ecclesiastical

adjective

ec·​cle·​si·​as·​ti·​cal i-ˌklē-zē-ˈa-sti-kəl How to pronounce ecclesiastical (audio)
e-ˌklē-
1
: of or relating to a church especially as an established institution
2
: suitable for use in a church
ecclesiastically adverb

Example Sentences

ecclesiastical laws that have been in existence for centuries
Recent Examples on the Web The resulting installation adds to the ecclesiastical flavor of Robinson’s work. Steven Litt, cleveland, 15 Jan. 2023 His Dietership looked like a movie star at a ballgame, far above the average Joe Sixpack, decked out in what appeared to be a Seidensticker shirt and a leather jacket shipped from Milan, no tie, no hint of ecclesiastical responsibility. Gordon Monson, The Salt Lake Tribune, 28 Sep. 2022 The nightmare, in time, became an ecclesiastical asset. William J. Broad George Etheredge, New York Times, 23 Dec. 2022 But discussions of forensic investigations only accentuate how far the ecclesiastical class had traveled from the true believers in the rice fields, who require no expert witness, no genetic test to prove Charlene is a saint. Nathaniel Rich Stacy Kranitz, New York Times, 20 Dec. 2022 That’s about a quarter of all of downtown’s $9.8 billion in land and buildings, much of it tied to a rich pioneer history and run by ecclesiastical leaders and church firms whose planning timelines often stretch for generations. Tony Semerad, The Salt Lake Tribune, 3 Oct. 2022 Just because someone feels good about giving the right answers to interview questions coming from an ecclesiastical leader doesn’t necessarily take everything into account. Gordon Monson, The Salt Lake Tribune, 4 Dec. 2022 Not for committing a crime or breaking a law, rather for seeking advice and help from an ecclesiastical leader who can report them for any moral indiscretion or faith crisis. Gordon Monson, The Salt Lake Tribune, 30 Aug. 2022 In his opening address to Vatican II, John XXIII suggested how ecclesiastical renewal would take place. George Weigel, WSJ, 30 Sep. 2022 See More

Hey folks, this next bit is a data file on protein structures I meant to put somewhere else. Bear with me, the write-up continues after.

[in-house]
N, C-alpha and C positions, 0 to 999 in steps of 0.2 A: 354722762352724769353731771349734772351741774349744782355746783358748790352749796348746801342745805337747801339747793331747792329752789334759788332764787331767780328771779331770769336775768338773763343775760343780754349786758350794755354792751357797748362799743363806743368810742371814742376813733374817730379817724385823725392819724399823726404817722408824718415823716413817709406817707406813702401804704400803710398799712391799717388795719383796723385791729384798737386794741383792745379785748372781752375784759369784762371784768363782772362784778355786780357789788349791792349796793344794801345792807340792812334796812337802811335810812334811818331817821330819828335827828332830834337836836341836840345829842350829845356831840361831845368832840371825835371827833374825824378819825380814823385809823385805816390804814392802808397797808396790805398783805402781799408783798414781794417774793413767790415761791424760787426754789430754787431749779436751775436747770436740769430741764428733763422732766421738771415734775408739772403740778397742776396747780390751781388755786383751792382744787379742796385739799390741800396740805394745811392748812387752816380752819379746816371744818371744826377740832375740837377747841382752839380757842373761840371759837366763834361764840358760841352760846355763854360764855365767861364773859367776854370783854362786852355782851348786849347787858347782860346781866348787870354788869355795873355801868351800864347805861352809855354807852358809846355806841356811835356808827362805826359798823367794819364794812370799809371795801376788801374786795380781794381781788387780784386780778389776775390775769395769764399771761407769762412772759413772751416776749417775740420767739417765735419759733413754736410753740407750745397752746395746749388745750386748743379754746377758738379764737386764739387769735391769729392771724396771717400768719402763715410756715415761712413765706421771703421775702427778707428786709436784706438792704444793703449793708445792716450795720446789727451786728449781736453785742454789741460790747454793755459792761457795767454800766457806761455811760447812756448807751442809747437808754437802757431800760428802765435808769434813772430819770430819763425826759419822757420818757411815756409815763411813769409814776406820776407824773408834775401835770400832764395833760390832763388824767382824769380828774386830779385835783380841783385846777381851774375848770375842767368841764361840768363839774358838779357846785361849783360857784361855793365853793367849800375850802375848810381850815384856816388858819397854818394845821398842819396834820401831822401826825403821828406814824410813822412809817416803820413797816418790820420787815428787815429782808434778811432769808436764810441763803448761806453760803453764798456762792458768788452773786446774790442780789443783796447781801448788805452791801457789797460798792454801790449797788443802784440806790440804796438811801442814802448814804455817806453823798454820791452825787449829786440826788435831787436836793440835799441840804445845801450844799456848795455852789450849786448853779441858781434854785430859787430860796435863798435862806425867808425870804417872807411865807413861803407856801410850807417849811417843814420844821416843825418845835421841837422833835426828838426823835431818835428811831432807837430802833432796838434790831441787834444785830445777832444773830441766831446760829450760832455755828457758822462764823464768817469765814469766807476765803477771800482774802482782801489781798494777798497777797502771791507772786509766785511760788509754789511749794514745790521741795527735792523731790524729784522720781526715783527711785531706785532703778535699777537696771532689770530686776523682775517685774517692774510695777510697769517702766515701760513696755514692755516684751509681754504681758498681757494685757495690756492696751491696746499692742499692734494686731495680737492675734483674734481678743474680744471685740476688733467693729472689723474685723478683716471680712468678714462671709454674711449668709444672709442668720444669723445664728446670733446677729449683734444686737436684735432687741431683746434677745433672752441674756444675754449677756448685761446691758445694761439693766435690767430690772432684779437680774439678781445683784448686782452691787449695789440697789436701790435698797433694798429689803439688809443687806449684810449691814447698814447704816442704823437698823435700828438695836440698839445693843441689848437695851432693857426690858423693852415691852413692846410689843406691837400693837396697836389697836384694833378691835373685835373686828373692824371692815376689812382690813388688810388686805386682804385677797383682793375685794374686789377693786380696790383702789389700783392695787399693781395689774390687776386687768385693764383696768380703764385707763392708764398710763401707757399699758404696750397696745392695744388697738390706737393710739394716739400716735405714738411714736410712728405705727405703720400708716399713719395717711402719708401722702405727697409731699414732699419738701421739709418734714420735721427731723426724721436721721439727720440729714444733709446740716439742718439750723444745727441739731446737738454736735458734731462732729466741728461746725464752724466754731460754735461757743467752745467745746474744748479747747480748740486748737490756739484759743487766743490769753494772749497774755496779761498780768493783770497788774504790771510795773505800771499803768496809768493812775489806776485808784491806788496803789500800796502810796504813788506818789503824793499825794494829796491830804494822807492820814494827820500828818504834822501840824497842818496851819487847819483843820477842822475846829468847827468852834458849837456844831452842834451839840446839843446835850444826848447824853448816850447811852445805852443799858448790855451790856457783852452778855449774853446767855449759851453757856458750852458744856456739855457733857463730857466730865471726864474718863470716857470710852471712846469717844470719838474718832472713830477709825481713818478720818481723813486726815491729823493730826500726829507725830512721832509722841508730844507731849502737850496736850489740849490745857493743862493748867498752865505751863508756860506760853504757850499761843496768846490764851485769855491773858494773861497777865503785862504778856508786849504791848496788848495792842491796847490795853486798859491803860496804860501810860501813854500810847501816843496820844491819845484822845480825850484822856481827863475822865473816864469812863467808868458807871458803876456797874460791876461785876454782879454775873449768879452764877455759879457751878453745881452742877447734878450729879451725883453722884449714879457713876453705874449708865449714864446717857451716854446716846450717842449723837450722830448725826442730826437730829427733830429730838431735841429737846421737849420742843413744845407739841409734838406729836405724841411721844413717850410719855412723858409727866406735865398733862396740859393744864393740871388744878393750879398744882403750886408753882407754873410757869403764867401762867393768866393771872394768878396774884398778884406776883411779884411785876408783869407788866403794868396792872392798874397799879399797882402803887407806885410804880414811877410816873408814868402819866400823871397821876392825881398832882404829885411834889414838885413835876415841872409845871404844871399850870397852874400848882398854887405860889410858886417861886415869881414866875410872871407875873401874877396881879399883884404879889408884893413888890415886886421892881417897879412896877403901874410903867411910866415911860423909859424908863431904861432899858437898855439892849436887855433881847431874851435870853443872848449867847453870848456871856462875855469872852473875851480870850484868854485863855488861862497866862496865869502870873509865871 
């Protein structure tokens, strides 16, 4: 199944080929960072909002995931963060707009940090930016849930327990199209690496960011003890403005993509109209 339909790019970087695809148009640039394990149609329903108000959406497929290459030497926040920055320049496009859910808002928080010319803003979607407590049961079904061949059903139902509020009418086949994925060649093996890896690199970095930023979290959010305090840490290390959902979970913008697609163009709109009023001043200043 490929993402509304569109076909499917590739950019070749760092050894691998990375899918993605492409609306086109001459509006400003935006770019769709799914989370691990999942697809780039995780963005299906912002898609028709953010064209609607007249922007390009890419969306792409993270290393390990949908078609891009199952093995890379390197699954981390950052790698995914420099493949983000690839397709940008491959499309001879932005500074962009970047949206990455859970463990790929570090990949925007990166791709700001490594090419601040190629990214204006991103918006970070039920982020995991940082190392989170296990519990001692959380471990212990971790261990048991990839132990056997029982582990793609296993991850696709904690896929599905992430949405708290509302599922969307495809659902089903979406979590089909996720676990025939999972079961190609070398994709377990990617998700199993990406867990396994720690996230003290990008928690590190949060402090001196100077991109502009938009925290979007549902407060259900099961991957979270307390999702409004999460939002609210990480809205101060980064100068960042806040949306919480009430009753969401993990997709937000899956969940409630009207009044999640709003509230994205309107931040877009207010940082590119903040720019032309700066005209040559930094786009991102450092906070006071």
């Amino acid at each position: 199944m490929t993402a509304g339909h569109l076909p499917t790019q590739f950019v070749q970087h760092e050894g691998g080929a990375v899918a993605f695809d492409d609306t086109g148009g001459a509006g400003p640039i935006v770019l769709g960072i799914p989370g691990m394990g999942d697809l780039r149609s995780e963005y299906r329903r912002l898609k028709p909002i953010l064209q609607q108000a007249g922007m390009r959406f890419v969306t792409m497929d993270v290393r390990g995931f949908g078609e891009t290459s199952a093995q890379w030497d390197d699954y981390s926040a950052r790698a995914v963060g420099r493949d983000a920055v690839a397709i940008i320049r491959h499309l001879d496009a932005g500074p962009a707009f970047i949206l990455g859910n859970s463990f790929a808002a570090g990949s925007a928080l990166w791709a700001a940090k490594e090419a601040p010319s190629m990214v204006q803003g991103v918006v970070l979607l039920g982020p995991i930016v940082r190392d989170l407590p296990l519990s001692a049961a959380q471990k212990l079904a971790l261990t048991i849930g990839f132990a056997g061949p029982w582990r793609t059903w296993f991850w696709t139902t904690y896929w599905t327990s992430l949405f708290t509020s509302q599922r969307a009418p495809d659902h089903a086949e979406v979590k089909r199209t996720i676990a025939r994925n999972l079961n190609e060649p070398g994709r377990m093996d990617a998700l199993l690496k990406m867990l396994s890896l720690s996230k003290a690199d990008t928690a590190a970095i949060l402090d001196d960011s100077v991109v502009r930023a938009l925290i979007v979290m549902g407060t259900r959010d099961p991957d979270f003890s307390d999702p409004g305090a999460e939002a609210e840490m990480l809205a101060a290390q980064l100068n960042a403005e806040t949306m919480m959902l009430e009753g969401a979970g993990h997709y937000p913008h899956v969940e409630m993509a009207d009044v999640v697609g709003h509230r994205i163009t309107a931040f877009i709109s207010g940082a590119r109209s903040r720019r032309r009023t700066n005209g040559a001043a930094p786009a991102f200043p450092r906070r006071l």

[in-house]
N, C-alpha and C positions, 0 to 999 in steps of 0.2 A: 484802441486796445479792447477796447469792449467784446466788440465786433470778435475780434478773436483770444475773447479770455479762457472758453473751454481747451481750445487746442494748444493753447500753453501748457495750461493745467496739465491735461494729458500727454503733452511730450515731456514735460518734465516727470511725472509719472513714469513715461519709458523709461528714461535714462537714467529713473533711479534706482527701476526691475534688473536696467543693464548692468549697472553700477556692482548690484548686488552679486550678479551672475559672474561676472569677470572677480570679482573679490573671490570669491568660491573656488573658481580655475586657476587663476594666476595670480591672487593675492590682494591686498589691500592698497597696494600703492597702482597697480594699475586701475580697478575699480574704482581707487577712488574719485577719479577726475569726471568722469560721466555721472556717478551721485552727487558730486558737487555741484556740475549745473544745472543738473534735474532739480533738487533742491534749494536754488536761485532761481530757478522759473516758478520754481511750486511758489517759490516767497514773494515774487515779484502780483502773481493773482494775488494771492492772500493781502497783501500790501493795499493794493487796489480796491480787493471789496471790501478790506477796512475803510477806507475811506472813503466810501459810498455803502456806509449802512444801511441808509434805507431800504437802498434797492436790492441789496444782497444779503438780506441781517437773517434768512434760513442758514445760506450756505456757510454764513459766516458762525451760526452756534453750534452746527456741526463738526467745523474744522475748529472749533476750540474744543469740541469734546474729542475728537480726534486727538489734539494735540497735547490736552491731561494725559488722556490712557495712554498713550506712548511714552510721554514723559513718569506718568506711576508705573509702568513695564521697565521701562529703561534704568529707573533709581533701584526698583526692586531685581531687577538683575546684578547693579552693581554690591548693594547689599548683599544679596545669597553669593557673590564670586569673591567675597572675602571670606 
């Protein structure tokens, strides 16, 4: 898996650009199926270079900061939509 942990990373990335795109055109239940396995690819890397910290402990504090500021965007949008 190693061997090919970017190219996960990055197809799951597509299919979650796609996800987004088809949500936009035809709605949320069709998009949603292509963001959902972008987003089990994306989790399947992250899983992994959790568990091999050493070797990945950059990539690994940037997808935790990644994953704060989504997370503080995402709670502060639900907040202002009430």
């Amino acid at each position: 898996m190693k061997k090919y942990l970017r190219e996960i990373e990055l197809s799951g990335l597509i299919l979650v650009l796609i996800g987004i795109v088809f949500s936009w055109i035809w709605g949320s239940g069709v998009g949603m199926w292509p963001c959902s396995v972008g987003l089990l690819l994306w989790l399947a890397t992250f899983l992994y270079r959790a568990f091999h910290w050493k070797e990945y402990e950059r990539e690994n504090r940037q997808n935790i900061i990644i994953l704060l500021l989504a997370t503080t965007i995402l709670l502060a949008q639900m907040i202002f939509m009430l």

These example sentences are selected automatically from various online news sources to reflect current usage of the word 'ecclesiastical.' Views expressed in the examples do not represent the opinion of Merriam-Webster or its editors. Send us feedback.

Word History

Etymology

Middle English ecclesiasticall, from Late Latin ecclēsiasticus "of the Christian Church" + Middle English -all -al entry 1 — more at ecclesiastic entry 1

First Known Use

15th century, in the meaning defined at sense 1

Time Traveler
The first known use of ecclesiastical was in the 15th century

Dictionary Entries Near ecclesiastical

Cite this Entry

“Ecclesiastical.” Merriam-Webster.com Dictionary, Merriam-Webster, https://www.merriam-webster.com/dictionary/ecclesiastical. Accessed 5 Feb. 2023.

Kids Definition

ecclesiastical

adjective
ec·​cle·​si·​as·​ti·​cal ik-ˌlē-zē-ˈas-ti-kəl How to pronounce ecclesiastical (audio)
e-ˌklē-
variants or ecclesiastic
-tik
: of or relating to a church
ecclesiastical history
ecclesiastically adverb

More from Merriam-Webster on ecclesiastical

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